Standing stones: while very different from linear earthworks in form and scale, they share parallels in the British landscape in multiple regards:

  • They are often lumped into one or two periods of British prehistory (in the case of standiing stones, the Neolithic or Bronze Age) or else float free without comment;
  • they are difficult to date in contextual, stratigraphic and scientific terms;
  • they are often located in isolation, disconnected from other archaeological sites, monuments and contexts which might afford a hint at their date and use.

Some might have originally been components of larger megalithic monuments of Neolithic or Bronze Age date, some may have been raised as isolated monoliths raised in those periods or later. As such, they are surely only a selection of those that once existed: many more have since been removed a various times based on practical or ideological motives. As enigmatic mute monumental presences in the landscape, they may on occasions have been reused and recontextualised through translation, naming and/or carving or sculpting in early historic periods and thus acquire life-histories of use and significance. Others remain simply unnamed and unelaborated monoliths.

The Carreg y Big standing stone (Shropshire), lies just to the east of Offa’s Dyke. At c. 2m tall, this squat and leaning stone is variously dated to the Bronze Age or early medieval period, the latter for perhaps no other good reason than its broad proximity to the famous linear earthwork (this is the determination of the Selattyn Tower interpretation panel).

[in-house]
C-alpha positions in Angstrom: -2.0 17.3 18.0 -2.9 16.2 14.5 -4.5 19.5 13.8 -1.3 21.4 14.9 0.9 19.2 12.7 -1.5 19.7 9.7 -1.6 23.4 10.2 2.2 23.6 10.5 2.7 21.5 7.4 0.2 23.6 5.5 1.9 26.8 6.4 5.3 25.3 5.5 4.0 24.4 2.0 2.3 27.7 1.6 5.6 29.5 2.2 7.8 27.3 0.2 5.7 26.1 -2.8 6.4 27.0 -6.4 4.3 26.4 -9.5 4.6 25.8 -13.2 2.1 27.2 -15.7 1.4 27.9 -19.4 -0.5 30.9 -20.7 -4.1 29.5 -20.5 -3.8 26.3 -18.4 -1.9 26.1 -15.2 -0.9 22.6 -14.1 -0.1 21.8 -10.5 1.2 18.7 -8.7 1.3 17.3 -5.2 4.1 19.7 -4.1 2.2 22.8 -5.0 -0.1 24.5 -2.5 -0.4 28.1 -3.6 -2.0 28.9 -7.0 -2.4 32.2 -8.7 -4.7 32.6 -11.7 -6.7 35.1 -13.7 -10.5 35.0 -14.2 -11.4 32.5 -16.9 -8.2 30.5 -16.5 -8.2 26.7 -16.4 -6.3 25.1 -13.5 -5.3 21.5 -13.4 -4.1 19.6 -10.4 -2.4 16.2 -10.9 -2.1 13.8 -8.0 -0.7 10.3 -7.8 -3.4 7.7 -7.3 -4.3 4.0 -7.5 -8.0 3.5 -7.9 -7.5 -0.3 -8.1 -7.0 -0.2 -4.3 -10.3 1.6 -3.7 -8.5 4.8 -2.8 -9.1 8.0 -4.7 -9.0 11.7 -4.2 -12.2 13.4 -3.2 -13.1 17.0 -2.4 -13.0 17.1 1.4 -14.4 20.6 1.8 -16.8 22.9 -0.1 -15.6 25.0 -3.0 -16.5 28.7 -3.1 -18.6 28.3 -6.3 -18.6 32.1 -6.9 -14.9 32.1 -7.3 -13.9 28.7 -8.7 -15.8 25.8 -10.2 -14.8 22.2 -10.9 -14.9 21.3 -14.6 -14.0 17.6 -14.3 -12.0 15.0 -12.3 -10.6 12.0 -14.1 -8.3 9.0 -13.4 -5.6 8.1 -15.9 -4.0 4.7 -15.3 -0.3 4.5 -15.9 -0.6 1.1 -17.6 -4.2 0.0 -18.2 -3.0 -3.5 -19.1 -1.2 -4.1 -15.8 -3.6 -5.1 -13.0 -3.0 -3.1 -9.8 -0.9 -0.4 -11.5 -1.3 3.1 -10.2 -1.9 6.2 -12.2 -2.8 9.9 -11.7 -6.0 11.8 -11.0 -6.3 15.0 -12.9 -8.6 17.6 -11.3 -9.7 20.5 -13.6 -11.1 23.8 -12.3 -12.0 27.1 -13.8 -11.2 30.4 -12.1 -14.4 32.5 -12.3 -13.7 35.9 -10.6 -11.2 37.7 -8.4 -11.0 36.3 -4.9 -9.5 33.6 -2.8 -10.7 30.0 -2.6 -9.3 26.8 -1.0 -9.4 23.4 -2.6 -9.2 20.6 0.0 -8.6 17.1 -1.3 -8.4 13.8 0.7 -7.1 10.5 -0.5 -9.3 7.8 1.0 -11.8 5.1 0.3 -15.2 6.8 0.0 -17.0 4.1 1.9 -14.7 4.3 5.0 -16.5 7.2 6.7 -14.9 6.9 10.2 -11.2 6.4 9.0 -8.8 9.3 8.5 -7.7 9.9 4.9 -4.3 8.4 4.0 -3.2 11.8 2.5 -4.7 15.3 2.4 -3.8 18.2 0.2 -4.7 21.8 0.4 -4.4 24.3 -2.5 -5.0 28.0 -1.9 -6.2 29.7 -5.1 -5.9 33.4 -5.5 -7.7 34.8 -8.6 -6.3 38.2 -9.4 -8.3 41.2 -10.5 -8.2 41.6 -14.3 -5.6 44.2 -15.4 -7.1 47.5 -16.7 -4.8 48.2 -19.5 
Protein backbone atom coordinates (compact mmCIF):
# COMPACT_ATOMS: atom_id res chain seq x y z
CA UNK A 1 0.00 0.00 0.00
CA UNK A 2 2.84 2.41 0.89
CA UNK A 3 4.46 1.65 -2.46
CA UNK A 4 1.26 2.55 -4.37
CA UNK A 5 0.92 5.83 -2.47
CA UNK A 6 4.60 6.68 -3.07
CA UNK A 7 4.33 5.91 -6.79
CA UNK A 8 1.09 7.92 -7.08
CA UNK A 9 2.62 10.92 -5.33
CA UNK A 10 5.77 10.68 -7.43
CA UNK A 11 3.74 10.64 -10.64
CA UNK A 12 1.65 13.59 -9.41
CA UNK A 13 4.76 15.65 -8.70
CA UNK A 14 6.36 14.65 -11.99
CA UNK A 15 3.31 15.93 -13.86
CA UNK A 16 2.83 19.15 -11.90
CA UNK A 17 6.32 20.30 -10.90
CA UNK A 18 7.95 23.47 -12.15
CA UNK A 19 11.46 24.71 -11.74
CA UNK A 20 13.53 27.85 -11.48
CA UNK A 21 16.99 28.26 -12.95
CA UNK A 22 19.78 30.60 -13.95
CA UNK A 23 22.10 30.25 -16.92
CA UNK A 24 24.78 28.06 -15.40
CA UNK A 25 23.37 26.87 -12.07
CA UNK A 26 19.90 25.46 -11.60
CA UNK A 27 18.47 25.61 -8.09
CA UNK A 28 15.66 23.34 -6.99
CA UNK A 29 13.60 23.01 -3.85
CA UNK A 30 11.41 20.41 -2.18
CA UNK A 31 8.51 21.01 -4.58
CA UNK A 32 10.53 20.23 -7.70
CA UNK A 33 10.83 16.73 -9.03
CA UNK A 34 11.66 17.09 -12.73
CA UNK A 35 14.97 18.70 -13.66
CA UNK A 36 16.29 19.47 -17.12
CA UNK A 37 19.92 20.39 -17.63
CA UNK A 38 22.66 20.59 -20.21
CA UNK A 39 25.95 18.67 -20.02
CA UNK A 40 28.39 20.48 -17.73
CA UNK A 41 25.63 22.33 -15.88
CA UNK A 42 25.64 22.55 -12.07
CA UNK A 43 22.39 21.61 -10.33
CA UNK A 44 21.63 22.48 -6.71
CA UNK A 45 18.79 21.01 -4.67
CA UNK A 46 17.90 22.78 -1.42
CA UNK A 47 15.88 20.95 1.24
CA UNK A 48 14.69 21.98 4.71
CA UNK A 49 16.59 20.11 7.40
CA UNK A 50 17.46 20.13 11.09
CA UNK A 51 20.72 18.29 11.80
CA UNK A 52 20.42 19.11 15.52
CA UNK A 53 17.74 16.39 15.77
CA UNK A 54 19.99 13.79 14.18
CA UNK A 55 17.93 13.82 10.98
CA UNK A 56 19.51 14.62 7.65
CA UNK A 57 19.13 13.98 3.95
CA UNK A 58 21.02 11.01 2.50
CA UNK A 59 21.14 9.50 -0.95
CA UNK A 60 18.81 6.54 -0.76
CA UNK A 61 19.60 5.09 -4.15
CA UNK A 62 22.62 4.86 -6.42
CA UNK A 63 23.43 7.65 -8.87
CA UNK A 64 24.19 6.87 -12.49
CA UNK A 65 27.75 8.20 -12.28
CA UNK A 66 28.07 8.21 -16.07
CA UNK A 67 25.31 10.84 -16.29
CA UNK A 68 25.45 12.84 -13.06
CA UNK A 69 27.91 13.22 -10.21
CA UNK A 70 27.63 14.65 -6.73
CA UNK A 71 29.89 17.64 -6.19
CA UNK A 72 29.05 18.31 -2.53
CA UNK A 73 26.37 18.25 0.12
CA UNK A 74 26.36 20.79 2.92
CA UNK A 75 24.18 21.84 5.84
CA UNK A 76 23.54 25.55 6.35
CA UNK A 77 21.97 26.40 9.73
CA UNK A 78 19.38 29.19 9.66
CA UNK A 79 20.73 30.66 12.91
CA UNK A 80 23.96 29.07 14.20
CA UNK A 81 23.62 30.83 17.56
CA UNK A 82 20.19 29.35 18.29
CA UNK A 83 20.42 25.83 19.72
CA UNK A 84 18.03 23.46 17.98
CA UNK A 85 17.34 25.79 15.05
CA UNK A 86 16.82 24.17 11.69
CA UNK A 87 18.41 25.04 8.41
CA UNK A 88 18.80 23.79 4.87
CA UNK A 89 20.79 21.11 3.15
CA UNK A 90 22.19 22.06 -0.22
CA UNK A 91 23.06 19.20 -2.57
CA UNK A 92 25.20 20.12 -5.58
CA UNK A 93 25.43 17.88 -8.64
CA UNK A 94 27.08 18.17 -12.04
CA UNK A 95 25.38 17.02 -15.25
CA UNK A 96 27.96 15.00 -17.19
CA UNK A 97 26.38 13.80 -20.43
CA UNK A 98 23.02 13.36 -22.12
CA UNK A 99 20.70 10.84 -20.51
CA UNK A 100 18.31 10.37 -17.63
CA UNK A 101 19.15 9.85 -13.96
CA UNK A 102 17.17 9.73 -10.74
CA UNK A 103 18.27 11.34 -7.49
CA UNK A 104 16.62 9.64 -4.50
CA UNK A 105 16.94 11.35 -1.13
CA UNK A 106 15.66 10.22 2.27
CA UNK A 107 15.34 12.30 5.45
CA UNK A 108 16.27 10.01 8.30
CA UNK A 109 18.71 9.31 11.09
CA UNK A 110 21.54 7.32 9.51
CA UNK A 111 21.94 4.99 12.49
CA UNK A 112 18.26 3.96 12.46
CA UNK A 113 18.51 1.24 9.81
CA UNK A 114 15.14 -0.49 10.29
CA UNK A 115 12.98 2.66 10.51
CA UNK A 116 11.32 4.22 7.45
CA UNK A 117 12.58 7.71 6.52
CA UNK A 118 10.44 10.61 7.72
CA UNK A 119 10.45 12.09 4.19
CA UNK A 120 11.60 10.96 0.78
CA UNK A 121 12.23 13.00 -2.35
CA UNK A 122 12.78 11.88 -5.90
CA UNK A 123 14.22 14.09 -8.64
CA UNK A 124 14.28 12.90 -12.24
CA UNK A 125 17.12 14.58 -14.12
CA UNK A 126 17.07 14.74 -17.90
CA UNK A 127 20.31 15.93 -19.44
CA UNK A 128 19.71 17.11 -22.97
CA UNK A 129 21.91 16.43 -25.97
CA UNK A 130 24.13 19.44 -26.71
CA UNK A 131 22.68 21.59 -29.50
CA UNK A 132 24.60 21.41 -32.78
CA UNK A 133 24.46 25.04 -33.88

There has been no modern excavation and no conclusive dating evidence for this monolith to my knowledge.

Field boundaries rob it of any sense of its pre-modern context. Indeed, distracted by cute lambs and their fluffy ewes, I didn’t see it at first as I crossed the field via a public footpath. It lurks incongruously beside the hedge.

However, once located in open country, as this most assuredly was before the 19th century, it might have been positioned to mark a boundary close to a routeway now enshrined in the lane running over higher ground between watersheds and the historic settlements of Selattyn and Rhydycroesau.

Sadly, the monument hasn’t attracted antiquarian interest, unlike the Selattyn ring cairn to the north.

I wanted to share photographs of the stone – peppered with light snow earlier this year. Some I’ve enhanced through various filters in Photoshop in orer to celebrate its sad incongruity and silent beauty.

I love the narrow quartz vein running through it, which I’ve attempted to enhance in my photographs.

For more conventional photographs, check out the Megalithic Portal.

You know what? I think in over 8 years, it might be the first time that I’ve posted about a presumed prehistoric standing stone on this blog! It is indeed a big stone!